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Congress must invest in early education

Allentown Pre-K students spend summer in school

Families across Maryland come in all sizes and from different backgrounds, but there is one common issue linking all of us: securing access to affordable, high-quality child care and early learning programs.

As both a parent and an educator, I cannot stress enough the importance of investing in our children’s growth and development. I’ve seen the positive impact produced by high-quality care and education for my own family and countless others. But the evidence isn’t just anecdotal; numerous studies have proven that high-quality early childhood education generates long-term benefits for children’s cognitive, behavioral and emotional growth.

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Maryland’s children and our communities stand to gain significant benefits from robust investments in early childhood education. Even as babies, our little ones are developing the social and emotional skills that will determine their future social capabilities. From an education standpoint, high-quality early childhood education is critical to best-position children for success in their future academic endeavors; these programs have been shown to increase high school graduation rates by 14%. Economically speaking, early childhood education is imperative. Research has found that child care generates $79,000 in additional lifetime earnings for working mothers.

Pre-K student August Green uses a white board to identify letters in his classroom. Principal Amanda Rice is sitting in background with students.
Pre-K student August Green uses a white board to identify letters in his classroom. Principal Amanda Rice is sitting in background with students. (Barbara Haddock Taylor, Baltimore Sun)

Elected officials in Maryland and across the country recognize the benefits of investing in high-quality early childhood education. Thankfully, these lawmakers have also demonstrated a commitment to minimizing the obstacles many families face in unlocking the benefits of early childhood programs. That’s why, in March of 2018, a bipartisan majority in Congress passed a historic two-year funding increase to the Child Care and Development Block Grant (CCDBG) program, which enables states to help low-income families access high-quality child care. That support is particularly vital for our nation’s working families, who lose an estimated total of $8.3 billion in annual wages due to a lack of access to affordable child care. This congressional funding increase has helped child care centers across Maryland implement quality improvement standards previously enacted by Congress in 2014.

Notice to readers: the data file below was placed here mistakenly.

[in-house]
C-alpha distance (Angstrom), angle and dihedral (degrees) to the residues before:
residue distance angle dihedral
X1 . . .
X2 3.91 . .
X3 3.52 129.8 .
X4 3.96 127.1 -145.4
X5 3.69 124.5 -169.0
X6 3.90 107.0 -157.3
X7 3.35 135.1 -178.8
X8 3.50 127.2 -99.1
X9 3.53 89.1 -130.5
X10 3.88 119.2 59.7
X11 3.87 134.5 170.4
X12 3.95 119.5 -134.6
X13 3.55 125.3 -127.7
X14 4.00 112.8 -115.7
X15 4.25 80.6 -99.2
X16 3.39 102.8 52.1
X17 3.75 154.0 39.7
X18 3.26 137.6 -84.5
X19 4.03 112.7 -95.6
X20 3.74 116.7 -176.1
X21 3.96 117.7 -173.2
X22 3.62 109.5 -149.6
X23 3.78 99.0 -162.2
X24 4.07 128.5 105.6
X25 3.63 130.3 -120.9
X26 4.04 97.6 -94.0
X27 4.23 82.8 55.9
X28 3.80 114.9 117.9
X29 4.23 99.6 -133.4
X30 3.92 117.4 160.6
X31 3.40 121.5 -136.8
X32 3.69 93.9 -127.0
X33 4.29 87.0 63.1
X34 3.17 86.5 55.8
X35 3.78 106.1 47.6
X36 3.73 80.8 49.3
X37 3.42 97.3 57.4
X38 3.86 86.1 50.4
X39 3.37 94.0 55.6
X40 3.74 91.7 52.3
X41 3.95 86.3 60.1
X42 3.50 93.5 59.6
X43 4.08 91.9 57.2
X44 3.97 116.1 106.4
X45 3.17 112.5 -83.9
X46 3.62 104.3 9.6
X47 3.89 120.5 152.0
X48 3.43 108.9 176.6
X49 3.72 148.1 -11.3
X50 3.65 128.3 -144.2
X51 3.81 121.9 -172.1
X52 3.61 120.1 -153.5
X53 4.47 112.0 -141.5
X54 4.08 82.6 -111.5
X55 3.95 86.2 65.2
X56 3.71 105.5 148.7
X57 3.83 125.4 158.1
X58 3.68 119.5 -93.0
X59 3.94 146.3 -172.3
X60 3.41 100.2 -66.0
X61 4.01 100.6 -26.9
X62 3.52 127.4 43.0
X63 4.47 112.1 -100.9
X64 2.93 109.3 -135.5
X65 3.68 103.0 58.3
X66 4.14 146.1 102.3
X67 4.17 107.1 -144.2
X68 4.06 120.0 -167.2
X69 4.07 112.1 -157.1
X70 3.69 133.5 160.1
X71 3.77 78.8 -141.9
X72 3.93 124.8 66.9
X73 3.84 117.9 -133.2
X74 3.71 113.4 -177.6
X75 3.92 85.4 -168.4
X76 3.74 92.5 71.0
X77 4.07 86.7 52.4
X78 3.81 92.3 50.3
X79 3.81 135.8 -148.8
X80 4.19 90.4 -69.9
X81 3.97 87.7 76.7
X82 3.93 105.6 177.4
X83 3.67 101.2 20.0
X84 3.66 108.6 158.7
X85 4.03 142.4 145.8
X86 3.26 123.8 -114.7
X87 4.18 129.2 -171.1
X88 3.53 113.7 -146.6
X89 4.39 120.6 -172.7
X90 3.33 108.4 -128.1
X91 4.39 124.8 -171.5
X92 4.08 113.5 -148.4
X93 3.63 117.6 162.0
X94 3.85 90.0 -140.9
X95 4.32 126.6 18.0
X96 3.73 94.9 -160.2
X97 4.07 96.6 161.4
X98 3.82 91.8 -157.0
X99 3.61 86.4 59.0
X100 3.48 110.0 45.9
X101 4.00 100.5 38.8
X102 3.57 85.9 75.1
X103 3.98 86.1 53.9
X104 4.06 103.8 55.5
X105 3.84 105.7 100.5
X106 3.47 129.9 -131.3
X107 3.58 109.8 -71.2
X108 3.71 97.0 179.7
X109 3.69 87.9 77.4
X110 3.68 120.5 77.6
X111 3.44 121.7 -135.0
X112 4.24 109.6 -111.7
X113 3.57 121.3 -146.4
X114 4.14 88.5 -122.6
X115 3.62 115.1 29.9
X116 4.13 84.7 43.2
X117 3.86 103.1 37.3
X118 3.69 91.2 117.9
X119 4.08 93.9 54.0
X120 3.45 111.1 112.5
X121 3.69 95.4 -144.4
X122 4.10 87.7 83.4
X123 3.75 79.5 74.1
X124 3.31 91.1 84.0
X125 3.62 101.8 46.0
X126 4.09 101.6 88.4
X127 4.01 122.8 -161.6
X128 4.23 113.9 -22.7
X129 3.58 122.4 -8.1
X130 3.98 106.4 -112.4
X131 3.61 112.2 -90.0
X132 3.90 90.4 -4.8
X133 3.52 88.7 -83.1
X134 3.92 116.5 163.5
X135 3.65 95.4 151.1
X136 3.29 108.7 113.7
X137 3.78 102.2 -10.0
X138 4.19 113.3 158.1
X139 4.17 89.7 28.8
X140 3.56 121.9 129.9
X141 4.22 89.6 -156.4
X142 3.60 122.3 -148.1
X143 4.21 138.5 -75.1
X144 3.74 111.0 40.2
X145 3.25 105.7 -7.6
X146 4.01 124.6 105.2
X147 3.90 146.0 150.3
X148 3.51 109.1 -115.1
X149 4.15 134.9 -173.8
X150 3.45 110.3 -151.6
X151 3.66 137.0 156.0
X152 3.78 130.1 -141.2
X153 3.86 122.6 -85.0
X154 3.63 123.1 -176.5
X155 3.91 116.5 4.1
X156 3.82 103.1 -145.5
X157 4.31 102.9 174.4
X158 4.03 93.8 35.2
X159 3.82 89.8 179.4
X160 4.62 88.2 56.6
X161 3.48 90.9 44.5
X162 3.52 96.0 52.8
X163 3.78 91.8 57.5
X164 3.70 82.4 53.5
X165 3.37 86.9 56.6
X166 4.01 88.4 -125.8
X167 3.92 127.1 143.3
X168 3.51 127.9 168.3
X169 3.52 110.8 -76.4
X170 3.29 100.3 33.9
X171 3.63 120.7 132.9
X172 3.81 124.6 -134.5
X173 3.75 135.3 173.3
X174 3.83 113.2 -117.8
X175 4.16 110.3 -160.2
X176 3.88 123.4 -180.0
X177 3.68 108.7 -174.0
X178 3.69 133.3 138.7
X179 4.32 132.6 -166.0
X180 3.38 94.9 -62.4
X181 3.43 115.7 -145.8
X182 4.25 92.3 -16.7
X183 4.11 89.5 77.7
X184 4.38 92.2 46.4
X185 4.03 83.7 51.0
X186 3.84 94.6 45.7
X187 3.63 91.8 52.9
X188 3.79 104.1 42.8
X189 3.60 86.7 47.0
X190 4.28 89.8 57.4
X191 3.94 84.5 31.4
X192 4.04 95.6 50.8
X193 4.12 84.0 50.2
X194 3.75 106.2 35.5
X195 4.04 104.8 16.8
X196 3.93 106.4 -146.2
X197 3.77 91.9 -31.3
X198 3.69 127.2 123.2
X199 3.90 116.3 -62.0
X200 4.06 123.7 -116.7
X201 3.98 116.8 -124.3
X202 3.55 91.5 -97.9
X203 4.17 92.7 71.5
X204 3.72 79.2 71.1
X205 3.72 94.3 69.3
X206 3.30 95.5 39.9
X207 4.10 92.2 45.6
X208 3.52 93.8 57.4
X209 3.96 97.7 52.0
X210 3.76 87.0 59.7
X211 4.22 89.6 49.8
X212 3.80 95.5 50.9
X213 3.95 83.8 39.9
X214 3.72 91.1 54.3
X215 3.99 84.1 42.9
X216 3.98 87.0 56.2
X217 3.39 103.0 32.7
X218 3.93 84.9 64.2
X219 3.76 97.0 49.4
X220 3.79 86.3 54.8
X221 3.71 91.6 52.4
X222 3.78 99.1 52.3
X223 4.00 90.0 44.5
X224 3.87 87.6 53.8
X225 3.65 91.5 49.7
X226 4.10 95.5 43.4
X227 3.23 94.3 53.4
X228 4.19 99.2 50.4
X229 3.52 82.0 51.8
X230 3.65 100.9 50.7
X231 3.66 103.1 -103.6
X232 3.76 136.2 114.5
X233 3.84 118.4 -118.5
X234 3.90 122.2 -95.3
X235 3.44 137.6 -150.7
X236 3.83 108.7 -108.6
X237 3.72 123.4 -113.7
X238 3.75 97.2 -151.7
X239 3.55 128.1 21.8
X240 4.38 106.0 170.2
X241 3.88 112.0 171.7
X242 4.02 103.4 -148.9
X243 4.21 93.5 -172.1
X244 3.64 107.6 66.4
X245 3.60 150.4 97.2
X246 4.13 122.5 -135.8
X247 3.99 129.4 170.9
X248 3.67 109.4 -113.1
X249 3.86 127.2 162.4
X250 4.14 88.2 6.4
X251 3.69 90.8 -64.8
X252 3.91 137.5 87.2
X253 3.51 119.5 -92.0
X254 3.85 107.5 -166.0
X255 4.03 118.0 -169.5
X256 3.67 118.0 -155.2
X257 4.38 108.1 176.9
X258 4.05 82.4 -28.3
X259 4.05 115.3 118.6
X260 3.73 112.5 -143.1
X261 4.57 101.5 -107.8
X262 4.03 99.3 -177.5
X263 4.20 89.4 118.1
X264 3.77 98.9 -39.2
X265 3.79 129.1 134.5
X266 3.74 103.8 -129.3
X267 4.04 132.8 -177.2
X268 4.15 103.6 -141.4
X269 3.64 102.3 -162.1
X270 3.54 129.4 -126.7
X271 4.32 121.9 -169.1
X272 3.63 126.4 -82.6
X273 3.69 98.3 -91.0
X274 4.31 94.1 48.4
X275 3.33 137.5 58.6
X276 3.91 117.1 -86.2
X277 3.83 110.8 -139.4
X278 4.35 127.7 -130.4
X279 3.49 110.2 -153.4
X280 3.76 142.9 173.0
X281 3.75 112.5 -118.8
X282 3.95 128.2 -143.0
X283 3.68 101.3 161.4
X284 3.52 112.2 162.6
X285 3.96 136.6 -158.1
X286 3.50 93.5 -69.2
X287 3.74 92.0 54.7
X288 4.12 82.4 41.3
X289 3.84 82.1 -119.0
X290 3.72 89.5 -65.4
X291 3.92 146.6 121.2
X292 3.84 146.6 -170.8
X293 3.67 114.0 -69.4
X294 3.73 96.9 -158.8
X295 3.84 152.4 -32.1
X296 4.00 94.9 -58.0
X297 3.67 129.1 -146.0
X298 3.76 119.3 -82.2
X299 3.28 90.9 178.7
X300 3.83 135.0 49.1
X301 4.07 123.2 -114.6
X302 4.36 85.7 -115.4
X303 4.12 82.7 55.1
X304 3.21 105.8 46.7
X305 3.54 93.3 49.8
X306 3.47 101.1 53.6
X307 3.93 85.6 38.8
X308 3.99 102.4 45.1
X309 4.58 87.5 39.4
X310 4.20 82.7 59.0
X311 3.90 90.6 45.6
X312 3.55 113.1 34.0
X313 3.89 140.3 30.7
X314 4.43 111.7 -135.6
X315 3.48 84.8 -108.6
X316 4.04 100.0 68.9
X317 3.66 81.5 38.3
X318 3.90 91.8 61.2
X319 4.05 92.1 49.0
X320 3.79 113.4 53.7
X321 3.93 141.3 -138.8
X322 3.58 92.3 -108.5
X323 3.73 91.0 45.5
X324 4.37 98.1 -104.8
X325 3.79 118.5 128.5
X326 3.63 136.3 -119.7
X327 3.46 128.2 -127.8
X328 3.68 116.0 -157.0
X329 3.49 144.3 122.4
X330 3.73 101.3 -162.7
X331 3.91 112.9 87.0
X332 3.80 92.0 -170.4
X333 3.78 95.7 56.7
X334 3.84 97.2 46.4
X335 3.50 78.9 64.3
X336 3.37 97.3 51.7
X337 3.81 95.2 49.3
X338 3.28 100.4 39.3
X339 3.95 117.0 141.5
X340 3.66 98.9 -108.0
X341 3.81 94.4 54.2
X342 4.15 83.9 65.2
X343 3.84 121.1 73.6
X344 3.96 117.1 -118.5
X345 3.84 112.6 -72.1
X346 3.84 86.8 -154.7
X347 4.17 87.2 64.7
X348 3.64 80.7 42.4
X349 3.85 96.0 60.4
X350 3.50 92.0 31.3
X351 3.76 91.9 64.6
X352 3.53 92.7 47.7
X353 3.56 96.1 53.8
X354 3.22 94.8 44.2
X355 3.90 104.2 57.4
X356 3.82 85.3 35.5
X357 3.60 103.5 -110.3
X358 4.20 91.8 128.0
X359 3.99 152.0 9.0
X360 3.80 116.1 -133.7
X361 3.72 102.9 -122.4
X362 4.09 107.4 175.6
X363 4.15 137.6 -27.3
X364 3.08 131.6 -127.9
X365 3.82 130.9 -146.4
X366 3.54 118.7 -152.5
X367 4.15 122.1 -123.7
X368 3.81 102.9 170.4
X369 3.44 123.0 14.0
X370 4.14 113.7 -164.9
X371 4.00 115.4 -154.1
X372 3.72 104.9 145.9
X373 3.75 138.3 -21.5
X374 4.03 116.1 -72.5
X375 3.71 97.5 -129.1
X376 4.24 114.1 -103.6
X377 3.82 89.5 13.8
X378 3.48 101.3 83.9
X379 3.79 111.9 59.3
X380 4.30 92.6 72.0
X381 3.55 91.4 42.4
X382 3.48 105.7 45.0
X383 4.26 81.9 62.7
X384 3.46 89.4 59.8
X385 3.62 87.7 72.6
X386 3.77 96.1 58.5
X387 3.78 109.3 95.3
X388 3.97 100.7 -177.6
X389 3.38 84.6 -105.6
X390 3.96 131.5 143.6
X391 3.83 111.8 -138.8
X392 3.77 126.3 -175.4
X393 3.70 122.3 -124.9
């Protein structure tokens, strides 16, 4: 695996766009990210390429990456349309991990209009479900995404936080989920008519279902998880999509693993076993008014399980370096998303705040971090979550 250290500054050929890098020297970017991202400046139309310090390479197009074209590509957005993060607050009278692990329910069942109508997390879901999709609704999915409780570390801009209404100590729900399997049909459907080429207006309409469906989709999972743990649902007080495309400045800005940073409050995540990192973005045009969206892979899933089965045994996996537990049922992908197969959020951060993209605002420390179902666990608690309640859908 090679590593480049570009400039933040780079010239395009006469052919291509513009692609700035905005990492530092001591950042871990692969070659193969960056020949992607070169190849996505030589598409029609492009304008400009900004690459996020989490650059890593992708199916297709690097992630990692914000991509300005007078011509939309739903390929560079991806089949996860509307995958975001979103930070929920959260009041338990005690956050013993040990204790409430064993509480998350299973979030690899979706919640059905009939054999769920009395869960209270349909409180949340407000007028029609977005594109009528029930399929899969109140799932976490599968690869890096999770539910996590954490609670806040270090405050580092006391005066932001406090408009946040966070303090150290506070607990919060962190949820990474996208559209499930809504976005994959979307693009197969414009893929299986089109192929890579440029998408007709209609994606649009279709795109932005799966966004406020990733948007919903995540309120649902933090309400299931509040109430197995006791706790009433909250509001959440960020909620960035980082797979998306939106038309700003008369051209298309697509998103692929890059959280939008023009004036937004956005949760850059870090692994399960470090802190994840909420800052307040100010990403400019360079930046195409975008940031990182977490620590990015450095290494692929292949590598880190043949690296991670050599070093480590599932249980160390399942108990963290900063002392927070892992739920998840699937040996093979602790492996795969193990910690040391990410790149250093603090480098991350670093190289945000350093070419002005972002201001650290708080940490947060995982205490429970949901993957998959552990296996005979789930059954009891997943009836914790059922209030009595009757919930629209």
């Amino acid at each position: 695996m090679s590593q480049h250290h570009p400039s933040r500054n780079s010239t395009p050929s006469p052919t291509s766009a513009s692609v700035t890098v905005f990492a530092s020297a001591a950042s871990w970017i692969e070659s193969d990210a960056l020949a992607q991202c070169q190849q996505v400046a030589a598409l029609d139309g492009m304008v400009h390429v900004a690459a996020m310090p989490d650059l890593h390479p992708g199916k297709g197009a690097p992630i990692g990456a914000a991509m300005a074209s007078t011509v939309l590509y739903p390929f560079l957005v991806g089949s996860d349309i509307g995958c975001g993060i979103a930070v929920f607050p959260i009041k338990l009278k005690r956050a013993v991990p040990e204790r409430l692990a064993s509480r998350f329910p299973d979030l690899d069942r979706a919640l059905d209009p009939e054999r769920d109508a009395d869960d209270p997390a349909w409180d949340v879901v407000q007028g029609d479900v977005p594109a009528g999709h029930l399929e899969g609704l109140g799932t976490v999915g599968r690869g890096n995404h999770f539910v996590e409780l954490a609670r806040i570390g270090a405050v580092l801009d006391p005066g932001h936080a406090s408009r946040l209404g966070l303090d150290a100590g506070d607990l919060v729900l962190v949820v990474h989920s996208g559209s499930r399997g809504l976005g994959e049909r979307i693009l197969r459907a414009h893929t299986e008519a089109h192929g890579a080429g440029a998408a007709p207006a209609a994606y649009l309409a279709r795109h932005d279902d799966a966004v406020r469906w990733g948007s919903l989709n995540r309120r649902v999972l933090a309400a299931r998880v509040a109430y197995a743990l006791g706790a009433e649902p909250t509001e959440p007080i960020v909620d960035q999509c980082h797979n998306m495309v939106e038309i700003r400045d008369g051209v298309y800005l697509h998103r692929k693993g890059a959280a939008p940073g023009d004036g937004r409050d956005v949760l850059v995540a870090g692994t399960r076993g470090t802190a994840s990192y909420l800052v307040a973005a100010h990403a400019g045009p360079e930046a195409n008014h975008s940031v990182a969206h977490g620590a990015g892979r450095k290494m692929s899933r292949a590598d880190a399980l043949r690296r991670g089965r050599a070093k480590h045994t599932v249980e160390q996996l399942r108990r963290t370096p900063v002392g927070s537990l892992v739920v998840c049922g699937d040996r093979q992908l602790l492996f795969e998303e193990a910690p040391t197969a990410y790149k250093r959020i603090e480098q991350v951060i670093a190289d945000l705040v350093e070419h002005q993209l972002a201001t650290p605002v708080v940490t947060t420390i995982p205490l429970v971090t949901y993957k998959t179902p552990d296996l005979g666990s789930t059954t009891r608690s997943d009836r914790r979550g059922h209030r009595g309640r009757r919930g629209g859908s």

As a parent and educator, I am always thrilled to learn when Congress is allocating resources to measures that enhance both the safety and effectiveness of programs supporting children’s development. I’m especially grateful to Sens. Chris Van Hollen and Ben Cardin for their support of the bill that made this investment possible.

Allentown Pre-K students spend summer in school

Though Congress has made strides in growing our nation’s investment in young children and their families, there is more work to be done. Too many eligible families, both in Maryland and across the country, are still struggling to access high-quality care. Expanding access to these programs will position even more children for success and enable their parents to thrive at work with the peace of mind that their children are in capable hands. Fortunately, multiple members of Congress from Maryland, including Reps. C.A. Dutch Ruppersberger, Anthony Brown, David Trone and Jamie Raskin, as well as Senator Cardin, have indicated their desire to increase CCDBG funding during the upcoming budget process by signing onto “Dear Colleague” letters in support of the program.

In the weeks ahead, Congress will be determining funding for a slew of federal programs in their extensive appropriations process. Throughout this process, I hope that elected officials on both sides of the aisle continue to build on their previous investments in CCDBG and other early childhood education initiatives. After all, these investments pay off — for children, families and communities across our state and the rest of the country.

Christina Lopez (christina.lopez@mdaeyc.org) is president of the Maryland Association for the Education of Young Children.

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